Friday, 24 July 2015

Are Women The Unsung Resilience Heroes?

According to most research, resilience is the ability to recover from setbacks, adapt well to change, and keep going in the face of adversity. It is undoubtedly of huge importance to individuals and businesses at a times when change and instability are the norm and leaders are expected to successfully ride the next wave and turn around situations.

What interests me more specifically is: why is it that some people bounce back from the most difficult situations and others cannot? Can resilience actually be learnt? Furthermore, as women, do we actually find it easier to be resilient? The latter question probably matters to me the most and it will be also discussed at a a forthcoming event in London during World Travel Market 2015 (November 3).

I have to admit that so far I have no strong research backed up answer to this - although the panel discussion will probably provide some. But anecdotal evidence and gut feelings tell me that women are possibly just or even more likely to be resilient as men and furthermore, they are likely to transfer this resilience to their business, particularly in the case of women entrepreneurs. So why am I feeling this way?

Well, let's think about this. Women who start their own business often have had to make lifestyle choices:
1 - Set up a business in order to juggle young family/senior care and work
2 - Set up a business in order to do things differently or better that they could do in corporate life.

This means that these women have had to bounce back from corporate disappointments, such as not being able to achieve what their were hoping to in their corporate career and/or not being able to get the flexibility required to look after a family whilst working.  They have had to take a long hard look at their situation, remain pragmatic, yet practical and decide to move on - thinking about alternatives, reinventing themselves, ultimately innovating.

Secondly, there is also a huge show of resilience in setting up and growing a brand new business, particularly in getting access (or NOT as it is mostly the case) to funding and finding ways to do it anyway. That is also true for men, absolutely. However - and this is backed by research - in many countries women do not get access to loans unless they have a men guaranteeing for them. Even in western societies,  I was reading today that only 1 in 6 venture capitals firms have women at the helm, so funding is generally male-biased.  Still, research shows that women led businesses are the fastest growing sector in the global economy.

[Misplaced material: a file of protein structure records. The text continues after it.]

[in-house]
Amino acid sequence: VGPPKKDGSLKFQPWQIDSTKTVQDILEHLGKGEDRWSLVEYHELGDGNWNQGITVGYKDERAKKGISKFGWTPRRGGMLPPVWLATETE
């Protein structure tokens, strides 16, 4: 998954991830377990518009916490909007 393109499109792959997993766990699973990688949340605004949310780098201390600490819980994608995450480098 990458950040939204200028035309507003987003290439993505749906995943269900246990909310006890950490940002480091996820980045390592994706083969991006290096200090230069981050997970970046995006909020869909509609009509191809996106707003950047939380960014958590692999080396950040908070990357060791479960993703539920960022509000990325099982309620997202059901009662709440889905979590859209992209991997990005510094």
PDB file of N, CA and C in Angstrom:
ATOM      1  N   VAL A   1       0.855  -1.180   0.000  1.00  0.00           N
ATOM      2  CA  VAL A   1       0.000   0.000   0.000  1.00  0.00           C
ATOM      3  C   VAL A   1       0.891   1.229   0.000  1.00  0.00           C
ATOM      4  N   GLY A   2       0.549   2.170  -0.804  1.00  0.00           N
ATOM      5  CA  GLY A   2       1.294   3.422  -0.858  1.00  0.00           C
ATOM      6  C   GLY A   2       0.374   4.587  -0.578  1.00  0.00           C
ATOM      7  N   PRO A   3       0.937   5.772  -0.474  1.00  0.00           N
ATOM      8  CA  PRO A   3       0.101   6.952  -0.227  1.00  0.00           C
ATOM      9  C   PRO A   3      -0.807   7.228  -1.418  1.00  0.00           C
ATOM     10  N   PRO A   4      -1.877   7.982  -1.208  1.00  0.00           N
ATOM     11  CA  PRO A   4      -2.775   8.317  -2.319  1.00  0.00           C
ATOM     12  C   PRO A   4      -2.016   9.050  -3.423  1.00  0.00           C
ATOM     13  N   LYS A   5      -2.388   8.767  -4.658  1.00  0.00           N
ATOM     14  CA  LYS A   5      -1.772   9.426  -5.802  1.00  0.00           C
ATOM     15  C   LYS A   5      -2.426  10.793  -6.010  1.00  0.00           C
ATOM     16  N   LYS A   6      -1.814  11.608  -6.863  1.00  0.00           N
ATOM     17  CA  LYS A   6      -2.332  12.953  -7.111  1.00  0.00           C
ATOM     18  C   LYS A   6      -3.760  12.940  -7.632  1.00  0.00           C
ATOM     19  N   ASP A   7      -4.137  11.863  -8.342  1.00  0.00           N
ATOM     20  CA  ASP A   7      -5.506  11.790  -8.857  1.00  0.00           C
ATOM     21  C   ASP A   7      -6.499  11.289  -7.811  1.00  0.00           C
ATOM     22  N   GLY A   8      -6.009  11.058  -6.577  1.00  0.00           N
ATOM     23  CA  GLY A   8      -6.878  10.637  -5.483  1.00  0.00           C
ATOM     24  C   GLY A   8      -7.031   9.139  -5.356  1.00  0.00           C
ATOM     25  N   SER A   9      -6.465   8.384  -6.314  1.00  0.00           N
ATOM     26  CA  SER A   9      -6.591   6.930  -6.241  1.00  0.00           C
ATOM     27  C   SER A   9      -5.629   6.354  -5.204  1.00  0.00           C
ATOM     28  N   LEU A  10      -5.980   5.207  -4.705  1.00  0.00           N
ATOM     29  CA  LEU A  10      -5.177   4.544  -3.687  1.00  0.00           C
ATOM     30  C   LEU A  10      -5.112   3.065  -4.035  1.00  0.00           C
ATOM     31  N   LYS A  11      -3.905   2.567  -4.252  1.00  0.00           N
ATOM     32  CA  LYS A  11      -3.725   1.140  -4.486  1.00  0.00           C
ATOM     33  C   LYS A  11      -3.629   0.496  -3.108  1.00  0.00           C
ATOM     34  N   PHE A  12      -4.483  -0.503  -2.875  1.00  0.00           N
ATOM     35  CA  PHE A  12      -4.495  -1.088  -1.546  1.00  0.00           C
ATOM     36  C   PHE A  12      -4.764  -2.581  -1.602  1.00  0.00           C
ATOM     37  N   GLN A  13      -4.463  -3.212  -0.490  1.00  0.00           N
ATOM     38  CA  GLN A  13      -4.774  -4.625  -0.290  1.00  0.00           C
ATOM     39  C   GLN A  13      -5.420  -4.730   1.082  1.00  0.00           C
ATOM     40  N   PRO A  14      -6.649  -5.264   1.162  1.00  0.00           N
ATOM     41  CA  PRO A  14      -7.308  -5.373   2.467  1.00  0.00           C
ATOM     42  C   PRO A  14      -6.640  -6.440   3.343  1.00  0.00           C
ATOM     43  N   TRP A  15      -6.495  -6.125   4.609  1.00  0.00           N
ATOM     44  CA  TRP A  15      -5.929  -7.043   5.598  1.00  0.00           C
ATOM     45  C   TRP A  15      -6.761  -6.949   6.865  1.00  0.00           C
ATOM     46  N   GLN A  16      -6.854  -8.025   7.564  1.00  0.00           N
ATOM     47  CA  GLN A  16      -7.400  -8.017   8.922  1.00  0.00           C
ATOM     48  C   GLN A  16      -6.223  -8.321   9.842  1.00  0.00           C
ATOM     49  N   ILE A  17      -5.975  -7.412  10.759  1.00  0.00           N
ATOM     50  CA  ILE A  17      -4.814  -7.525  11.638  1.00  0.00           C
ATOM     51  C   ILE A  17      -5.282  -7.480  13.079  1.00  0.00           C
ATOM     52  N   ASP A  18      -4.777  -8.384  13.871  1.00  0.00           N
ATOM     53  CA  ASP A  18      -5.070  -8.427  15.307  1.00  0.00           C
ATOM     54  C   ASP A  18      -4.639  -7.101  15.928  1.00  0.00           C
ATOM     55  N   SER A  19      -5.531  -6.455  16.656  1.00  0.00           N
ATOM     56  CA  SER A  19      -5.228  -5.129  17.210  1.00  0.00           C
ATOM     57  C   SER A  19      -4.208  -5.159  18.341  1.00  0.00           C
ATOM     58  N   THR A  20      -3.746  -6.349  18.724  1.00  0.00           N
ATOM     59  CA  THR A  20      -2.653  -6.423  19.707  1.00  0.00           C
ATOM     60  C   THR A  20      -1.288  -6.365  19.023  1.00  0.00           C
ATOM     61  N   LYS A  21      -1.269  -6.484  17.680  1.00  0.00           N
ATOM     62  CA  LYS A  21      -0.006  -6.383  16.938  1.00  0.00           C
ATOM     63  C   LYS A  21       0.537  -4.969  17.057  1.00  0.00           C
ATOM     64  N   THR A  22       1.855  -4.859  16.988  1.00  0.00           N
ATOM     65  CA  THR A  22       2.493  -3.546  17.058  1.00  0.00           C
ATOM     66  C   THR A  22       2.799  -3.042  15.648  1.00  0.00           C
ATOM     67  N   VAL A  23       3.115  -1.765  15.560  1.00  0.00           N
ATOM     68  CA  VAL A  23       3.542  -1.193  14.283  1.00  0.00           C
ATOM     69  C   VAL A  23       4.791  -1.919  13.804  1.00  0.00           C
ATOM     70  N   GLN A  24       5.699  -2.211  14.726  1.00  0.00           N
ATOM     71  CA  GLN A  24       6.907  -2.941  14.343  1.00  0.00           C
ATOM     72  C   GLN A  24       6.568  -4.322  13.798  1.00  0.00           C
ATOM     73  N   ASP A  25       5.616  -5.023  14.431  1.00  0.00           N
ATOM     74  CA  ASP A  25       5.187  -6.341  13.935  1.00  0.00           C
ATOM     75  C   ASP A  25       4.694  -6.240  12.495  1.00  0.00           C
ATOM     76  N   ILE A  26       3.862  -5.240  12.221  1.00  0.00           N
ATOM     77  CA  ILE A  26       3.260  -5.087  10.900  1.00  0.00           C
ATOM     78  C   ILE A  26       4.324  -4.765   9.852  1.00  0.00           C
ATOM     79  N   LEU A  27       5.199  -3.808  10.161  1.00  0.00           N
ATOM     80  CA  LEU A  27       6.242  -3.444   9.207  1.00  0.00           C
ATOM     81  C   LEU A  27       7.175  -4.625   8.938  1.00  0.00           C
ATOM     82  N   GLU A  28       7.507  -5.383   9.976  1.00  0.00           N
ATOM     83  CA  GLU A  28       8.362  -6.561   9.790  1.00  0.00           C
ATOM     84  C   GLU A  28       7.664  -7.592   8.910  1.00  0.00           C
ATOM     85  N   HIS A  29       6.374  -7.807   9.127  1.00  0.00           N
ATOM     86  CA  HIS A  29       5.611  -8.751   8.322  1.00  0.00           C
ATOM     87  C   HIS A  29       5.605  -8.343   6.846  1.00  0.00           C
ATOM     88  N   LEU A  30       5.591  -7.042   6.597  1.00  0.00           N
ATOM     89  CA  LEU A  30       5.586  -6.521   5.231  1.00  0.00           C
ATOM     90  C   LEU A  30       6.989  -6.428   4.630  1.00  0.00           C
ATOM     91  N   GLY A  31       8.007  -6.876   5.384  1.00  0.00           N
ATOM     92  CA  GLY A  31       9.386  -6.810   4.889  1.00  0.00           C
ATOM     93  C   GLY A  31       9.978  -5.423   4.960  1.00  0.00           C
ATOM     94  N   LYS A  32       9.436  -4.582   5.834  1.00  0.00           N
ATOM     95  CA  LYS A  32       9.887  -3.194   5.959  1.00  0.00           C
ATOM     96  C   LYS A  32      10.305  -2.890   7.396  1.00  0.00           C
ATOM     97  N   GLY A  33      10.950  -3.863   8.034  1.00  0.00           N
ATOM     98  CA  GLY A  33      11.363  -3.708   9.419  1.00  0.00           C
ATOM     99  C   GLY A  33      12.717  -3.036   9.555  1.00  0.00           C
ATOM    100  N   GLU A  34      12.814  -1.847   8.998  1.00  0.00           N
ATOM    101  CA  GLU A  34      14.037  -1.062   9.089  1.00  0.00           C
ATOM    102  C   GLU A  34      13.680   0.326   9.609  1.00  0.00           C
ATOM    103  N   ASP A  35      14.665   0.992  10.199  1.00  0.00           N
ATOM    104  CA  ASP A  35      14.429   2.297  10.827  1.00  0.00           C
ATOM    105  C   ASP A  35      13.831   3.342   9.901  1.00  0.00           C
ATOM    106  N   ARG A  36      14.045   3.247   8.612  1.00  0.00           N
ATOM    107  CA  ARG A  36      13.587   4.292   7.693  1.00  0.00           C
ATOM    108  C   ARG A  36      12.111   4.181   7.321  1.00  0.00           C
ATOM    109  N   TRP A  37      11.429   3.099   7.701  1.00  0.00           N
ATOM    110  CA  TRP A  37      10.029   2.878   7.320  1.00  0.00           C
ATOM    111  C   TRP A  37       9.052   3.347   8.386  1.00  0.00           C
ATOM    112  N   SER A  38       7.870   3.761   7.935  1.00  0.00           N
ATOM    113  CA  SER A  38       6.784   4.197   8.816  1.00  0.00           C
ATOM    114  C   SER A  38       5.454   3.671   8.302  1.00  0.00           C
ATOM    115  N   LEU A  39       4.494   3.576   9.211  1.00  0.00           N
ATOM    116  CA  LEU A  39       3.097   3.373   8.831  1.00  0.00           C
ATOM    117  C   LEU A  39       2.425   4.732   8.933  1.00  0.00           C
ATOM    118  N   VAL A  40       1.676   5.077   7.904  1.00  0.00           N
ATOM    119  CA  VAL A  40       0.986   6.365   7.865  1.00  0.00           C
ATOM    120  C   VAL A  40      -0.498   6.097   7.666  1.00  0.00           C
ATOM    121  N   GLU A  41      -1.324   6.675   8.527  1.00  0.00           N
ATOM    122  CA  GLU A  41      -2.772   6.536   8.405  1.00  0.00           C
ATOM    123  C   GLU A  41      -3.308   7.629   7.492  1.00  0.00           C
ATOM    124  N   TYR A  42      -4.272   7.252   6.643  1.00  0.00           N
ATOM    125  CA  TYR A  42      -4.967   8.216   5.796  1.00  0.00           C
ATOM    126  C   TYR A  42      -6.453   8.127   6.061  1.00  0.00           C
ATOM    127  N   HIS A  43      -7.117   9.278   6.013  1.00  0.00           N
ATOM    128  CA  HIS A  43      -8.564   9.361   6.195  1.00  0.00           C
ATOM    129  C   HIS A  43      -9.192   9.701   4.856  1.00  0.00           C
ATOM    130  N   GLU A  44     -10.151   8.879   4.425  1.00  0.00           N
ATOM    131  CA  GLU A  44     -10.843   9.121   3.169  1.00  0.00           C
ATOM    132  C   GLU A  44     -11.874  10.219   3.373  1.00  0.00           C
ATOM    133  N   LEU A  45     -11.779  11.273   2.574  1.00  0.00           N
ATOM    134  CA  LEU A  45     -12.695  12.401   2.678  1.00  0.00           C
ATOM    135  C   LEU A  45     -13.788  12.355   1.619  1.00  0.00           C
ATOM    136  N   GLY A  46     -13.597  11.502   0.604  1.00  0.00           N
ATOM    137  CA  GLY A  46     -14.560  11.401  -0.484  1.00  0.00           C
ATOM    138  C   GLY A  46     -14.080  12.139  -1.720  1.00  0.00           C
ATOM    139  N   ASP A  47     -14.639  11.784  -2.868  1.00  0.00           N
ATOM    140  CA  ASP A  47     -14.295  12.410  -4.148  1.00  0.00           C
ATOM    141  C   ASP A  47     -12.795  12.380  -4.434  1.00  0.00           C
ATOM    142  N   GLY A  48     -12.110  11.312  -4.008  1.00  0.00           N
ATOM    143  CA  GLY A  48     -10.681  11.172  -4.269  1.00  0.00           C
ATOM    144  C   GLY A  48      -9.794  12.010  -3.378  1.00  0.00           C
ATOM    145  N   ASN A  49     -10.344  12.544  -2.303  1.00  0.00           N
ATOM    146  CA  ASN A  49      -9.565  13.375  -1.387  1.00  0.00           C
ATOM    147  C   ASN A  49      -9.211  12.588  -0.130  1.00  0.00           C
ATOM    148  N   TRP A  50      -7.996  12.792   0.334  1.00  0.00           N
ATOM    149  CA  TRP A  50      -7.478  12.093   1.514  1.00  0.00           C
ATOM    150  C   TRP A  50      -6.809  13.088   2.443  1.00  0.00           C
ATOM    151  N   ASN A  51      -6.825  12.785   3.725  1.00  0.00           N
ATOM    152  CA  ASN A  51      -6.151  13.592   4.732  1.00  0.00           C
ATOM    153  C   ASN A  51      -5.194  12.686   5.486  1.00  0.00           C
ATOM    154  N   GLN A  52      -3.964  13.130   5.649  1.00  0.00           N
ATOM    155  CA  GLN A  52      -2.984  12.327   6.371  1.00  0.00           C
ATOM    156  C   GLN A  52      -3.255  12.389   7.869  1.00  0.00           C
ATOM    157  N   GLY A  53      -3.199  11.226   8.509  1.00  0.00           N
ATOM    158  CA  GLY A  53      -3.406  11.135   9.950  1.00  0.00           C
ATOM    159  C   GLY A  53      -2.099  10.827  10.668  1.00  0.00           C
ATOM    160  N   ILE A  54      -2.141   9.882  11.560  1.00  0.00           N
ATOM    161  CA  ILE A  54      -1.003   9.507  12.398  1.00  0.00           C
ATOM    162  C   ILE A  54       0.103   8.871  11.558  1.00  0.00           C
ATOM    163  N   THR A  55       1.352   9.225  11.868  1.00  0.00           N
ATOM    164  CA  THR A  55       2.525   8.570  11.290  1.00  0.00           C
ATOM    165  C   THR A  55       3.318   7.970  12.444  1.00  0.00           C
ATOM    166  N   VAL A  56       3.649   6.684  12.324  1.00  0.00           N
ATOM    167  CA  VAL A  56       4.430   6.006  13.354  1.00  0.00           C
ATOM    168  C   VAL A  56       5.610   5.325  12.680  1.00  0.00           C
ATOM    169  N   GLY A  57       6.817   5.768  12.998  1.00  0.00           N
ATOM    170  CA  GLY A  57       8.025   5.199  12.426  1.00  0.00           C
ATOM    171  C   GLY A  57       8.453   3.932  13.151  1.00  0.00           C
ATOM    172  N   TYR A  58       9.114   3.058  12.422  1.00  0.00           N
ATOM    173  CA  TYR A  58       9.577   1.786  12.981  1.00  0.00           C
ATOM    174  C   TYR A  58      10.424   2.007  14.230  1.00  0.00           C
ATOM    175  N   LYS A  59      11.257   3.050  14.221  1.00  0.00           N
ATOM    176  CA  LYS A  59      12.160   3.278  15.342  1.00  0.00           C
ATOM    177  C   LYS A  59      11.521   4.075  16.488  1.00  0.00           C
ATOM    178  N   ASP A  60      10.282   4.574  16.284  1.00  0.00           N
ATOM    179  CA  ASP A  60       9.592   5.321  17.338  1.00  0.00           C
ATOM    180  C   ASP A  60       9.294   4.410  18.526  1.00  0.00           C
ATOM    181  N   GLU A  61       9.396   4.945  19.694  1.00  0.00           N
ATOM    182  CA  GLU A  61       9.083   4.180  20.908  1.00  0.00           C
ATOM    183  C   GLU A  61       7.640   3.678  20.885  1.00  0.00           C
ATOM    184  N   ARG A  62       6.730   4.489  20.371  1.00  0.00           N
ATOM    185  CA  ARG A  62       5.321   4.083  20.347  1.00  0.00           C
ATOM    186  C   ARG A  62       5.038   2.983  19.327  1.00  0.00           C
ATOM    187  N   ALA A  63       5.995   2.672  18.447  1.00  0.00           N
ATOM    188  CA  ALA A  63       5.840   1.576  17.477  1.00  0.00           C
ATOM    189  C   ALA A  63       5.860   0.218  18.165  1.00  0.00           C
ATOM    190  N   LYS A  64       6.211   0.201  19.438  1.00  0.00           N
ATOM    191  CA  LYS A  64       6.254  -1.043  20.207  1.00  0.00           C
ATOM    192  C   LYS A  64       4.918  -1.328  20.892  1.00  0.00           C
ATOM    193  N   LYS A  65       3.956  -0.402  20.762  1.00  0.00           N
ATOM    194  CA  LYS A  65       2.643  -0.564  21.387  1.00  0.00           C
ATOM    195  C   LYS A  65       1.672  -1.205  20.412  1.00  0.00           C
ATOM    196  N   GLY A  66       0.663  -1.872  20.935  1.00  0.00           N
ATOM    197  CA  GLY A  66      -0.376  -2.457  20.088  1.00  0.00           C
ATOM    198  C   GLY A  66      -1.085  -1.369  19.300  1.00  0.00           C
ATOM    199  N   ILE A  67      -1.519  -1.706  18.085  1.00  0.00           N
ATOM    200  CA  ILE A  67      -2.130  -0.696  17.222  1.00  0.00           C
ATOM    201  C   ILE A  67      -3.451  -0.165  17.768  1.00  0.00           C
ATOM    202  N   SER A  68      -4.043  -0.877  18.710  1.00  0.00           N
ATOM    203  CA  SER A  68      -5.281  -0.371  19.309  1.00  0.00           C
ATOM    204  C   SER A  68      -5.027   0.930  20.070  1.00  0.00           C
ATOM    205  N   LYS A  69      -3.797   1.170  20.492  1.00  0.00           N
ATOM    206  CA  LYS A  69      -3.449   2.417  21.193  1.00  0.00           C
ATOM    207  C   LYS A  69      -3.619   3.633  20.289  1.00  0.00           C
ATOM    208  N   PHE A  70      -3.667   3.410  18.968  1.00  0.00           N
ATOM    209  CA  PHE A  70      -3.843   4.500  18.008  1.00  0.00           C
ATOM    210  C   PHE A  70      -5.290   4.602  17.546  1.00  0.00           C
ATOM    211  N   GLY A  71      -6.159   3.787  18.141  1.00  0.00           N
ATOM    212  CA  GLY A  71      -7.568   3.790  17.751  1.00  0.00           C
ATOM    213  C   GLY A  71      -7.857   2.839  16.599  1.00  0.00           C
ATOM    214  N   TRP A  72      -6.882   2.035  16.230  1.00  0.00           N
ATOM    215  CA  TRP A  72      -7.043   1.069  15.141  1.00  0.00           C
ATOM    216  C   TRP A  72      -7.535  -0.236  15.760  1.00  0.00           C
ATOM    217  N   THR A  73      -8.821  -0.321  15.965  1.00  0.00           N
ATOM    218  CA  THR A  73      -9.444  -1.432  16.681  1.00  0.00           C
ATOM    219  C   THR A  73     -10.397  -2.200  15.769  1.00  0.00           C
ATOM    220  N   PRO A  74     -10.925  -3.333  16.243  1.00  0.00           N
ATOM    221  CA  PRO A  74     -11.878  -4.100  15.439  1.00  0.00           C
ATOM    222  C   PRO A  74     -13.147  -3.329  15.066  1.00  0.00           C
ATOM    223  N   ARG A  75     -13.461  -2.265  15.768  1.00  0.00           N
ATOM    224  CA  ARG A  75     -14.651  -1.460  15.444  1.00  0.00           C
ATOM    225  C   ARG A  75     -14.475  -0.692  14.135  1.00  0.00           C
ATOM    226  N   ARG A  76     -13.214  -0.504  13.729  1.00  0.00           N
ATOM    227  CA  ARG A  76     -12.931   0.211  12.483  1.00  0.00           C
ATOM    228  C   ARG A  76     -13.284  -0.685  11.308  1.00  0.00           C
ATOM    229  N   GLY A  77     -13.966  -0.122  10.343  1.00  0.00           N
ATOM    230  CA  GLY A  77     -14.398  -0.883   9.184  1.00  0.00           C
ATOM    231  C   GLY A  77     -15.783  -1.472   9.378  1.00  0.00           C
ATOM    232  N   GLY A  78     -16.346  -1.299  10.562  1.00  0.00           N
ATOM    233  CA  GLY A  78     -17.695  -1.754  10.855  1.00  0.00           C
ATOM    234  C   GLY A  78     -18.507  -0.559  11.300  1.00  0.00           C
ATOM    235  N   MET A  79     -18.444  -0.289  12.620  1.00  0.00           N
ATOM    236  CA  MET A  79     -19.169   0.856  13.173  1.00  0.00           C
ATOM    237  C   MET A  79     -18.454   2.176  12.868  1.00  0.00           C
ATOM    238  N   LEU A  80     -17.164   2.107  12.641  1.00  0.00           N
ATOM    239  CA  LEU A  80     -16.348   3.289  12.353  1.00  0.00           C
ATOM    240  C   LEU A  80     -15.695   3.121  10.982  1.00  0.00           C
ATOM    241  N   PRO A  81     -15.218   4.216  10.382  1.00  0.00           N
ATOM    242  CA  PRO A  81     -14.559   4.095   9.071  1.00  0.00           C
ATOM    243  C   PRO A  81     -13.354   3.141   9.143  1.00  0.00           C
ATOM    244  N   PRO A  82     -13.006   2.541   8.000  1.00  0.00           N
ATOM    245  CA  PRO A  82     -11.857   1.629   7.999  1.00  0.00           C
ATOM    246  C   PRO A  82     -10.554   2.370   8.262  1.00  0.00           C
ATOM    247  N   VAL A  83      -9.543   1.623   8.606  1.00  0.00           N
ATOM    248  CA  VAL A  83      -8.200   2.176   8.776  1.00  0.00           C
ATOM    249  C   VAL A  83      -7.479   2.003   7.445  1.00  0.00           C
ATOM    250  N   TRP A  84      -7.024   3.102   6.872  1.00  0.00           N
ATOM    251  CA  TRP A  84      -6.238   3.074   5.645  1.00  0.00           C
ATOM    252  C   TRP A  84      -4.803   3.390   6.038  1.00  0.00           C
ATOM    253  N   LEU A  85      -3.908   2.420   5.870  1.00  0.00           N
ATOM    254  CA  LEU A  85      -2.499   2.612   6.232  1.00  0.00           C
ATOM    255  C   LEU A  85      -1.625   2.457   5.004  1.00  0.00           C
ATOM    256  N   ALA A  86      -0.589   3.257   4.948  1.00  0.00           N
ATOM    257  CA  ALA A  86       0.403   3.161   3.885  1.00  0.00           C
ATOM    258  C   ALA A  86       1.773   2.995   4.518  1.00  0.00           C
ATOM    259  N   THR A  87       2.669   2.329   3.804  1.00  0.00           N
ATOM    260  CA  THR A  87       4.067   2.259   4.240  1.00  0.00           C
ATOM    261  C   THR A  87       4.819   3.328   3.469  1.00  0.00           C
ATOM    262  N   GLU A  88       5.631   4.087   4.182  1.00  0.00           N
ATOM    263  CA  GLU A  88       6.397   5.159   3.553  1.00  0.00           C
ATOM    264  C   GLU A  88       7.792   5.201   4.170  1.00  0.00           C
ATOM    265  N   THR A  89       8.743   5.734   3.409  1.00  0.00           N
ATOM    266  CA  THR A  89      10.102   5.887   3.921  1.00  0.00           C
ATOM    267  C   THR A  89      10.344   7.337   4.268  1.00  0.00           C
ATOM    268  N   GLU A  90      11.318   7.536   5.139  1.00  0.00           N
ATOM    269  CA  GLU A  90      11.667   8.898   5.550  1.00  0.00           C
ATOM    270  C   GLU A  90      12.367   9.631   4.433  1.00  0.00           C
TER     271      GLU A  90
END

So all in all I feel that my gut feelings can be reasonably justified. The next question is, whether we are resilient or would like to be more resilient, is this a skill we can learn?

In dissecting resilience, we find attributes such as flexibility, innovation, thinking on your feet, being creative. It is not so much being optimist and hoping that everything will end up well. On the contrary, it is about taking a long, hard look at reality and saying to one self 'what can I do to prepare for the worst case scenario?' As a matter of fact, 'What can I do to prepare for scenario A, B, C,D ?' So there is a great link between resilience and preparation, and that is a skill can be thought through and learnt in advance.  Naturally though, not every event can be foreseen, so however much planning one can do there will always be unforeseen events one needs to respond to. So what then? I guess that if practice makes perfect, having had enough practice in scenario planning will enable us to be a lot more ready for sudden change. Furthermore, some will see change as an opportunity to create something that wasn't there or  adapt that 'something ' - for example a business - to fit in with change. I can think of many situations where women have shown an ability to master this, such as having a baby or leaving a company after a redundancy round.

So in summary, I feel quite strongly that women have an inherent resilient quality they can use in their personal and business life. I also feel that this quality is a mix of nature and nurture and that we can all learn to be more resilient by honing in a few key skills. But what is your opinion and have you got any examples to support (or contrast) my hypothesis?

Alessandra is an experienced mentor, business coach, consultant and strategist. She supports individuals - especially women - and organisations in achieveing their potential through customised, outcome driven interventions . You can find out more about Alessandra here and contact her by email here. 

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